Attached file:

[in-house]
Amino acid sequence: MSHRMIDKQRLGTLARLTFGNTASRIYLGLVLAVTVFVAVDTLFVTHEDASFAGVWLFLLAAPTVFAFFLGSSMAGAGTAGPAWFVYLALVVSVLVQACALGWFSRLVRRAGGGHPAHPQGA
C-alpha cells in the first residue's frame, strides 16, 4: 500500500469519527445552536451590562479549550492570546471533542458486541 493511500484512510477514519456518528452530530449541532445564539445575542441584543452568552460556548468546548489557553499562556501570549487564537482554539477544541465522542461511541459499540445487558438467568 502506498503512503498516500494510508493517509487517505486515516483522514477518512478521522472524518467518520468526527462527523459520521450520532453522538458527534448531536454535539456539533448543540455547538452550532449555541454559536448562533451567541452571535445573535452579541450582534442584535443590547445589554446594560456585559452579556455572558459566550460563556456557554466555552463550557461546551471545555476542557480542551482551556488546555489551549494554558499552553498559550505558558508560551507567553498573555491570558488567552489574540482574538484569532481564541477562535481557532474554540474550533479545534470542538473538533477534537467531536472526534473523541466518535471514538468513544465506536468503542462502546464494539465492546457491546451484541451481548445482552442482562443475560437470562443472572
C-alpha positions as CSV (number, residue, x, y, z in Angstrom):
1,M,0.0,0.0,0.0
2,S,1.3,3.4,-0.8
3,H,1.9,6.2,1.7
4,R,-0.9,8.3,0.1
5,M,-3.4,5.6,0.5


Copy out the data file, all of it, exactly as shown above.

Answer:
[in-house]
Amino acid sequence: MSHRMIDKQRLGTLARLTFGNTASRIYLGLVLAVTVFVAVDTLFVTHEDASFAGVWLFLLAAPTVFAFFLGSSMAGAGTAGPAWFVYLALVVSVLVQACALGWFSRLVRRAGGGHPAHPQGA
C-alpha cells in the first residue's frame, strides 16, 4: 500500500469519527445552536451590562479549550492570546471533542458486541 493511500484512510477514519456518528452530530449541532445564539445575542441584543452568552460556548468546548489557553499562556501570549487564537482554539477544541465522542461511541459499540445487558438467568 502506498503512503498516500494510508493517509487517505486515516483522514477518512478521522472524518467518520468526527462527523459520521450520532453522538458527534448531536454535539456539533448543540455547538452550532449555541454559536448562533451567541452571535445573535452579541450582534442584535443590547445589554446594560456585559452579556455572558459566550460563556456557554466555552463550557461546551471545555476542557480542551482551556488546555489551549494554558499552553498559550505558558508560551507567553498573555491570558488567552489574540482574538484569532481564541477562535481557532474554540474550533479545534470542538473538533477534537467531536472526534473523541466518535471514538468513544465506536468503542462502546464494539465492546457491546451484541451481548445482552442482562443475560437470562443472572
C-alpha positions as CSV (number, residue, x, y, z in Angstrom):
1,M,0.0,0.0,0.0
2,S,1.3,3.4,-0.8
3,H,1.9,6.2,1.7
4,R,-0.9,8.3,0.1
5,M,-3.4,5.6,0.5